Back when I was selling wine in NYC in the mid-1980s, Antonio Vallana was my favorite producer of moderately-priced Nebbiolo-based wines. His wines were a throwback to old-timey, non-interventionist, almost primitive winemaking, at a time when most wine makers were discovery the "virtues" of filtering, cold-stabilization, and a host of other flavor-denuding techniques. Always dark-colored (for Nebbiolos), fragrant, ripe, and throwing a ton of sediment, Vallana's wines were full of character. Even in vintages notorious for crappy weather, his wines had richness and character. I remember in particular a 1968 Spanna del Piemonte that was astounding for any vintage, let alone a hideous one like 1968. Some (many) in Italy accused him of secretly trucking up tankers filled with richly-colored wines from the south (like Aglianico), but regardless of whether that was true, the Vallana's "Spannas" were consistently delicious.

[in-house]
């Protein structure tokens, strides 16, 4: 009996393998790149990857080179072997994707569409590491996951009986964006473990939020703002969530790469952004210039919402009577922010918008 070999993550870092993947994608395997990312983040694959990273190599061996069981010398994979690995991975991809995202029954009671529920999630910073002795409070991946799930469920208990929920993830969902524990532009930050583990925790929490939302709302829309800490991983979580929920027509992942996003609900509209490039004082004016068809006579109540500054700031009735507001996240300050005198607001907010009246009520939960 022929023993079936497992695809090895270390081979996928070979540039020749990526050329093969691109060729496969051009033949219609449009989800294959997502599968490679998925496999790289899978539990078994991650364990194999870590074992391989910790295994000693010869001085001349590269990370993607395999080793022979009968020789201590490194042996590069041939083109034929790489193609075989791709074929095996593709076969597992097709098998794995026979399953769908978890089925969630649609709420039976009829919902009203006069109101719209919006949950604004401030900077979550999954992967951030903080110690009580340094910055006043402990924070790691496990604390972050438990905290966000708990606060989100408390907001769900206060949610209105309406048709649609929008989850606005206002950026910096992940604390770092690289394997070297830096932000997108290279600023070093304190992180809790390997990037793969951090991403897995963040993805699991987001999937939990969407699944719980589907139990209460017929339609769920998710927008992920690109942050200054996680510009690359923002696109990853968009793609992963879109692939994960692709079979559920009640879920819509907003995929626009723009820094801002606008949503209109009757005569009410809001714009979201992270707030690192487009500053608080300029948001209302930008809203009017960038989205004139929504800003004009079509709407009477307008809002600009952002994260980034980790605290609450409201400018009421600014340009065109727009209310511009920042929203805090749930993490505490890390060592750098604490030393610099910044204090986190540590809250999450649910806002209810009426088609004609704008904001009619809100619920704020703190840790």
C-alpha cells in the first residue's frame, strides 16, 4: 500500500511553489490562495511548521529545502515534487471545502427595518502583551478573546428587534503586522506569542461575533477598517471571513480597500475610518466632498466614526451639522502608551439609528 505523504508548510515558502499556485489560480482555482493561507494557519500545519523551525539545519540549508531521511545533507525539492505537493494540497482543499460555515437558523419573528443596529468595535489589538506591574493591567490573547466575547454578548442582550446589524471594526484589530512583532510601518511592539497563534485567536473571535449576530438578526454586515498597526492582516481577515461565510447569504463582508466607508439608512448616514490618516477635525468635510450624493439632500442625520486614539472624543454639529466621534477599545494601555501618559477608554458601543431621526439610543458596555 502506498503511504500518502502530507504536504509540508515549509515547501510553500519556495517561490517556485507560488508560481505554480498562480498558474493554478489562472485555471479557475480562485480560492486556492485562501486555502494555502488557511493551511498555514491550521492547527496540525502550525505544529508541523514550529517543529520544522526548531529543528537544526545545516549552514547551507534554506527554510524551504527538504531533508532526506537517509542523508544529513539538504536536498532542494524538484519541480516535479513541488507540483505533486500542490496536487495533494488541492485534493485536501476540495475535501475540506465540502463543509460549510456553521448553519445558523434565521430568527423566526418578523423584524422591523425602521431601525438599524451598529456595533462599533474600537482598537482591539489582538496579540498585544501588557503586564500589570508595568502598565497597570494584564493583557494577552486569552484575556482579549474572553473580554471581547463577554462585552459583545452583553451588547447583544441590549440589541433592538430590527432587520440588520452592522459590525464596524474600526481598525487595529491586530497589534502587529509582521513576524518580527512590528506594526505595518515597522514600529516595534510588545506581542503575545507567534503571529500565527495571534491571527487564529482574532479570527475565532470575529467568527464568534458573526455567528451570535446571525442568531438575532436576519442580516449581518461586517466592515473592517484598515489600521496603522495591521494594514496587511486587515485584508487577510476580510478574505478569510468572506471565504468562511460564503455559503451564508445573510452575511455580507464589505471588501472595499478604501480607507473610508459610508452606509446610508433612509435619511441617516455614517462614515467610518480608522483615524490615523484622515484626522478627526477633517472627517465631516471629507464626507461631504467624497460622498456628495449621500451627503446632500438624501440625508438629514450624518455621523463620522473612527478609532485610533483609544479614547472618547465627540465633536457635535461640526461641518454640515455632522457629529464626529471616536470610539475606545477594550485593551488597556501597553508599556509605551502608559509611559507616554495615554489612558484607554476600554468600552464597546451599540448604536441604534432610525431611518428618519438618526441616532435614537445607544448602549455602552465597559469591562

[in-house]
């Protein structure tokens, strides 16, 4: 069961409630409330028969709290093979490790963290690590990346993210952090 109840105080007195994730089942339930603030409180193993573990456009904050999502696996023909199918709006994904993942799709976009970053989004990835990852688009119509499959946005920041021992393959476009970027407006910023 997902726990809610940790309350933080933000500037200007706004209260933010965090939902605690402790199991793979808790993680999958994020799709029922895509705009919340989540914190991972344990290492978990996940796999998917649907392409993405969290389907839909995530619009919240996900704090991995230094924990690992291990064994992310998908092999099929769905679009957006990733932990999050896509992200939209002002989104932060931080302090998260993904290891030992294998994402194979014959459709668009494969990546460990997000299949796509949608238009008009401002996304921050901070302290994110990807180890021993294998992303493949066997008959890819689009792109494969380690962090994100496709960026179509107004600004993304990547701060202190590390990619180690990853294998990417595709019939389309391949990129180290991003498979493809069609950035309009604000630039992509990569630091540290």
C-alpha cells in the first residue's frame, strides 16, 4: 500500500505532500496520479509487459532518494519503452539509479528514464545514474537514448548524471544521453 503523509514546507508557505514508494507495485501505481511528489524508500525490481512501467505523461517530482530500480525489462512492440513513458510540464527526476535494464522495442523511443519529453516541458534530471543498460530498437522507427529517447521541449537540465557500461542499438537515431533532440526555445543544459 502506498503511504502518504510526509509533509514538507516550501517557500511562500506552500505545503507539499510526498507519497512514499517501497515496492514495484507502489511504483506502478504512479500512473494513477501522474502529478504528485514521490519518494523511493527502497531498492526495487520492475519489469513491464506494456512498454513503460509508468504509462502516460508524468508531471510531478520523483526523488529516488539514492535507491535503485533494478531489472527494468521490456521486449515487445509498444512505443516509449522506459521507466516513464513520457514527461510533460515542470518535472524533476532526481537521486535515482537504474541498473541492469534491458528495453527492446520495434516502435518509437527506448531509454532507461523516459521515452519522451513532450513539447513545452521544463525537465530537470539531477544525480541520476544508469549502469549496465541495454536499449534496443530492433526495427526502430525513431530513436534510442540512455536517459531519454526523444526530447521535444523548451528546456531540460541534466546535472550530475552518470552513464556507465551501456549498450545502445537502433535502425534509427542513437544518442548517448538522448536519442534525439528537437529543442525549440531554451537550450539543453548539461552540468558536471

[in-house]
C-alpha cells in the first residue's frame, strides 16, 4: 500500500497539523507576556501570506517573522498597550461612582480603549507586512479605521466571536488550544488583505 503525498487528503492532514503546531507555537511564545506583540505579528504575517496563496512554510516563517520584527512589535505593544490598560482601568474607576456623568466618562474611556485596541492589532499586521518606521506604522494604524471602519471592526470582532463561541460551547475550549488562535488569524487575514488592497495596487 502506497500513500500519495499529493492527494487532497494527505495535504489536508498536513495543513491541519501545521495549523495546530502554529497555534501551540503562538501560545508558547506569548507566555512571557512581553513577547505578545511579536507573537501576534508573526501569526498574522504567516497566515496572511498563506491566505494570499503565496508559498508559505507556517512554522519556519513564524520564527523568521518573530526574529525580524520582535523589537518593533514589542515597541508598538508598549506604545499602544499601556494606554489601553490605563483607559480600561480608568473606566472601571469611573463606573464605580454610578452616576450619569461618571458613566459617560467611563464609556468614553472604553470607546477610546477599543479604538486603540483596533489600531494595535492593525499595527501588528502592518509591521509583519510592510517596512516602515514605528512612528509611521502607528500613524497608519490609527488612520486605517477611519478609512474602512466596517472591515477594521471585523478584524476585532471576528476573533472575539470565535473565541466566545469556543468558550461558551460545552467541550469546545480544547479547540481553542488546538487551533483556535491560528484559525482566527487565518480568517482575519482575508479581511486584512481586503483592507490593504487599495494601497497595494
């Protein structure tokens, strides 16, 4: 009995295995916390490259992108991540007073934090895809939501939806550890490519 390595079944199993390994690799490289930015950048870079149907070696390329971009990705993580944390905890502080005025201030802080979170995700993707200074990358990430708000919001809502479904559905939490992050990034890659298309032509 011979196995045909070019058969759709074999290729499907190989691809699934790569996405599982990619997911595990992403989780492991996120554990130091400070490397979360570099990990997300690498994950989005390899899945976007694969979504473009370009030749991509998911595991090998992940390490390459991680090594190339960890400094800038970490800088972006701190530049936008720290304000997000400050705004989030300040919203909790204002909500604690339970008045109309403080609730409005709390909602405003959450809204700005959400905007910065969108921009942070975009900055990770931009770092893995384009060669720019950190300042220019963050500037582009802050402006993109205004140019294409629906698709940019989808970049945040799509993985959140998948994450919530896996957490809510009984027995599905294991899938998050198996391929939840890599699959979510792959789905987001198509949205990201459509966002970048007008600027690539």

Well, his wines, as far as I could tell, had all but disappeared from the marketplace for several years, but I finally stumbled on a US retailer (The Rare Wine Company) that stocks (and will ship) a few Vallana wines. So I recently bought a few to try.
The 1989 Boca (from a small DOC near Gattinara), had held up relatively well, and smelled and tasted like real Nebbiolo, but was kind of on the lightish side. A light, evolved crystalline ruby color, fading to orangey-amber far from the rim (with some, but not a lot, of sediment -- was it bottled late?? decanted and recorked??). A lively, perfumed nose of spicy plums and old wine casks. Light bodied flavors with fairly high acidity. Not nearly as rich as the Vallana Spannas (Spanna is the Novara-region synonym for Nebbiolo) I used to drink, but, then again, Boca is a DOC that permits up to about 50% Bonarda and other grapes to be blended in with the Nebbiolo. I gave it 83 points. Was $9.95 as a "bin end" close-out.
I'll report on the other two Vallana wines I bought soon.